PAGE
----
DOJ Announces Task Force to Investigate Obama-Era Drug Trade by Hezbollah

January 11, 2018 13:48, Last Updated: January 13, 2018 9:57

The Department of Justice (DOJ) has announced the creation of a special task force to investigate and pursue prosecutions of individuals and networks that provided support to the Hezbollah terror group.

The announcement comes after a December order by Attorney General Jeff Sessions for a review of how Project Cassandra, a law enforcement initiative targeting Hezbollah’s drug trafficking and related operations in the United States and abroad, was handled by Obama-era officials.

The review was ordered after Politico reported that the Obama administration had interfered with the years-long investigation into Hezbollah by DEA agents, so as not to upset Iran.

President Barack Obama shakes hands with White House Press Secretary Josh Earnest during his last briefing for the administration at the White House in Washington, DC on Jan. 17, 2017. (Mark Wilson/Getty Images)

Iran is the main sponsor of Hezbollah, a terror group created in the early 1980s to advance Iran’s anti-Israel agenda. To this day, the group, which was officially designated a terror organization by the State Department in 1997, continues to carry out terror attacks against Israel.

The review by the DOJ raised enough concerns for Sessions to appoint the special task force.

“While I am hopeful that there were no barriers constructed by the last administration to allowing DEA agents to fully bring all appropriate cases under Project Cassandra, this is a significant issue for the protection of Americans,” Sessions said in ordering the review.

Individuals investigated by the task force could include Obama-era officials who allegedly obstructed the investigation, including President Barack Obama himself.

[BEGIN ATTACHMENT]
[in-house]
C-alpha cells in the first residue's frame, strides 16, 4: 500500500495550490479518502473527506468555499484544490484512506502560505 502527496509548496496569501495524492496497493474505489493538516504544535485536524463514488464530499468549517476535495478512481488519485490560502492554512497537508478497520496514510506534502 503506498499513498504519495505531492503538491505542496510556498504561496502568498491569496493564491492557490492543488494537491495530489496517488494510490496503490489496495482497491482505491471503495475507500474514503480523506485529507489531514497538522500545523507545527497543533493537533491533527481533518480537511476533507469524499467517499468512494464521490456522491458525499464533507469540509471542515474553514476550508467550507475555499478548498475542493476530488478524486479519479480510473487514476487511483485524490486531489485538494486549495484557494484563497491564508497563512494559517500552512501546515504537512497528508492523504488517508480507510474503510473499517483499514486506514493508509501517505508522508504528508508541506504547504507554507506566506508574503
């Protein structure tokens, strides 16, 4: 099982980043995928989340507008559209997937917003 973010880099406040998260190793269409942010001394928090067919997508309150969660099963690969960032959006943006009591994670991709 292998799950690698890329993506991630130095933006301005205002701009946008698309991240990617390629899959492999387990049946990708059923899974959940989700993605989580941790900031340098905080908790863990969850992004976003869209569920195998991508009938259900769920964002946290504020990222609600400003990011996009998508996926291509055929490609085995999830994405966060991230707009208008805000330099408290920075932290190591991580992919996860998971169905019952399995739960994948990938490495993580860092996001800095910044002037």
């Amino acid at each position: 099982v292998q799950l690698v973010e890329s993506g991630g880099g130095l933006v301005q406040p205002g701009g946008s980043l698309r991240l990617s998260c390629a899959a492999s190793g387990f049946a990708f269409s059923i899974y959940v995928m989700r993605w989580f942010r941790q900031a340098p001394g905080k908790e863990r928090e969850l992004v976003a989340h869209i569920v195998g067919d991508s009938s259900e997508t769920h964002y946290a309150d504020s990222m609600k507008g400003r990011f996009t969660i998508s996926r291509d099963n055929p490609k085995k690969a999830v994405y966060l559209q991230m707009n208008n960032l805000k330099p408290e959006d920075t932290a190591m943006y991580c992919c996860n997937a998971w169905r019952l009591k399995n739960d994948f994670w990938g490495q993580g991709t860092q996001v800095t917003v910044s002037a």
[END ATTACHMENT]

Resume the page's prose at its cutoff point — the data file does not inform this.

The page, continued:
Hezbollah terrorists attend a ceremony on ‘Martyr’s Day’ on Nov. 11, 2010. (MAHMOUD ZAYAT/AFP/Getty Images)

The alleged efforts by Obama to prevent criminal prosecution of Hezbollah despite apparently ample evidence of drug trade and money laundering in the United States, came while his administration was reaching out for Iran to discuss its nuclear program.

Those negotiations resulted in 2015 in an agreement that put a halt on Iran’s development of nuclear weapons for 10 years. In 2026, key provisions of the agreement, including limitations on uranium enrichment, are set to expire. Experts believe that at that point the Iranian regime could develop a nuclear weapon within six months.

President Donald Trump announced in October that he would renegotiate those parts of the agreement that put time restrictions on the deal with the Iranian regime. He also said he wants to include Iran’s ballistic missile development program in the agreement, which is currently not covered by it.

The special task force, named the Hezbollah Financing and Narcoterrorism Team, consists of prosecutors experienced in investigating money laundering, organized crime, terrorism, and international narcotics trafficking.

Attorney General Jeff Sessions speaks at a press conference at the Justice Department in Washington on Dec. 15, 2017. The Justice Department has multiple ongoing investigations on politicians and high-profile officials. (Samira Bouaou/The Epoch Times)

The team will start by assessing the evidence in existing investigations, including cases stemming from Project Cassandra.

“The Justice Department will leave no stone unturned in order to eliminate threats to our citizens from terrorist organizations and to stem the tide of the devastating drug crisis,” said Sessions in a statement.

“In an effort to protect Americans from both threats, the Justice Department will assemble leading investigators and prosecutors to ensure that all Project Cassandra investigations as well as other related investigations, whether past or present, are given the needed resources and attention to come to their proper resolution,” he said.

 

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